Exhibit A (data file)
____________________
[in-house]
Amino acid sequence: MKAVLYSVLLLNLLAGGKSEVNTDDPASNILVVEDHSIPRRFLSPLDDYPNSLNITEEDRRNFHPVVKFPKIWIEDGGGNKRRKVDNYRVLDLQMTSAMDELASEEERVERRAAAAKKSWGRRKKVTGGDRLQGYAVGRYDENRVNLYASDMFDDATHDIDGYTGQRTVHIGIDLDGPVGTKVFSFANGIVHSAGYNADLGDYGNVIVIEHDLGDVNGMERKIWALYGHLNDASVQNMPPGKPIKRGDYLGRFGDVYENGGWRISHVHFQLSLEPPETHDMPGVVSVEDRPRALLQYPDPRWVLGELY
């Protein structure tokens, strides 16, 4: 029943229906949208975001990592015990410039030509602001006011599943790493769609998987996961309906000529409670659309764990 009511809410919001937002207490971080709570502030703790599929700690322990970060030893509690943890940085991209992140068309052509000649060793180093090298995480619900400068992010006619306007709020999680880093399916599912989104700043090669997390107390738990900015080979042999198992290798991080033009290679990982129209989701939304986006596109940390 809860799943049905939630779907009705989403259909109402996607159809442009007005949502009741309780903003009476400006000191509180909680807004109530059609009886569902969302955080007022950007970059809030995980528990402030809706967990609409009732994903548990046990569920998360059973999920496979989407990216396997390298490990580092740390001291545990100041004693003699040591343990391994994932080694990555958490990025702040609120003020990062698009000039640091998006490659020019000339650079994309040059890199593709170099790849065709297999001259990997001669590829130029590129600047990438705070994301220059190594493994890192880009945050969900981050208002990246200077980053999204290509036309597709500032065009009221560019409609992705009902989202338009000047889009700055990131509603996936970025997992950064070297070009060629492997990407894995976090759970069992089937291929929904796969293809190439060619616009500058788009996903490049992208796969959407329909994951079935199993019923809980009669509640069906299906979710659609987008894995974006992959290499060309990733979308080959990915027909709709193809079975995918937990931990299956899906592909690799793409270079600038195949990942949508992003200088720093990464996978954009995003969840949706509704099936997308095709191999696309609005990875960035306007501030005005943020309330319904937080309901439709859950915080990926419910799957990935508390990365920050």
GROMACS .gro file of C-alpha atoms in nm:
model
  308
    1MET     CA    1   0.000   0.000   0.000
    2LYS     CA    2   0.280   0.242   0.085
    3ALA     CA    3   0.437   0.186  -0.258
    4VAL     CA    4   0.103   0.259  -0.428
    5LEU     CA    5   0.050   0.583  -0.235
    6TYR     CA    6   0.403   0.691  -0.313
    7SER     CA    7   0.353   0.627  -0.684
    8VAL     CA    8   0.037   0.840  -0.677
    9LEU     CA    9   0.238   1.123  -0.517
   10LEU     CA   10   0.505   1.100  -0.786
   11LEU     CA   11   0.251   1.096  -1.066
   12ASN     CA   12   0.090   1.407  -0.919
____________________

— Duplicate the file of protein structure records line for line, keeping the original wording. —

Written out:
[in-house]
Amino acid sequence: MKAVLYSVLLLNLLAGGKSEVNTDDPASNILVVEDHSIPRRFLSPLDDYPNSLNITEEDRRNFHPVVKFPKIWIEDGGGNKRRKVDNYRVLDLQMTSAMDELASEEERVERRAAAAKKSWGRRKKVTGGDRLQGYAVGRYDENRVNLYASDMFDDATHDIDGYTGQRTVHIGIDLDGPVGTKVFSFANGIVHSAGYNADLGDYGNVIVIEHDLGDVNGMERKIWALYGHLNDASVQNMPPGKPIKRGDYLGRFGDVYENGGWRISHVHFQLSLEPPETHDMPGVVSVEDRPRALLQYPDPRWVLGELY
């Protein structure tokens, strides 16, 4: 029943229906949208975001990592015990410039030509602001006011599943790493769609998987996961309906000529409670659309764990 009511809410919001937002207490971080709570502030703790599929700690322990970060030893509690943890940085991209992140068309052509000649060793180093090298995480619900400068992010006619306007709020999680880093399916599912989104700043090669997390107390738990900015080979042999198992290798991080033009290679990982129209989701939304986006596109940390 809860799943049905939630779907009705989403259909109402996607159809442009007005949502009741309780903003009476400006000191509180909680807004109530059609009886569902969302955080007022950007970059809030995980528990402030809706967990609409009732994903548990046990569920998360059973999920496979989407990216396997390298490990580092740390001291545990100041004693003699040591343990391994994932080694990555958490990025702040609120003020990062698009000039640091998006490659020019000339650079994309040059890199593709170099790849065709297999001259990997001669590829130029590129600047990438705070994301220059190594493994890192880009945050969900981050208002990246200077980053999204290509036309597709500032065009009221560019409609992705009902989202338009000047889009700055990131509603996936970025997992950064070297070009060629492997990407894995976090759970069992089937291929929904796969293809190439060619616009500058788009996903490049992208796969959407329909994951079935199993019923809980009669509640069906299906979710659609987008894995974006992959290499060309990733979308080959990915027909709709193809079975995918937990931990299956899906592909690799793409270079600038195949990942949508992003200088720093990464996978954009995003969840949706509704099936997308095709191999696309609005990875960035306007501030005005943020309330319904937080309901439709859950915080990926419910799957990935508390990365920050």
GROMACS .gro file of C-alpha atoms in nm:
model
  308
    1MET     CA    1   0.000   0.000   0.000
    2LYS     CA    2   0.280   0.242   0.085
    3ALA     CA    3   0.437   0.186  -0.258
    4VAL     CA    4   0.103   0.259  -0.428
    5LEU     CA    5   0.050   0.583  -0.235
    6TYR     CA    6   0.403   0.691  -0.313
    7SER     CA    7   0.353   0.627  -0.684
    8VAL     CA    8   0.037   0.840  -0.677
    9LEU     CA    9   0.238   1.123  -0.517
   10LEU     CA   10   0.505   1.100  -0.786
   11LEU     CA   11   0.251   1.096  -1.066
   12ASN     CA   12   0.090   1.407  -0.919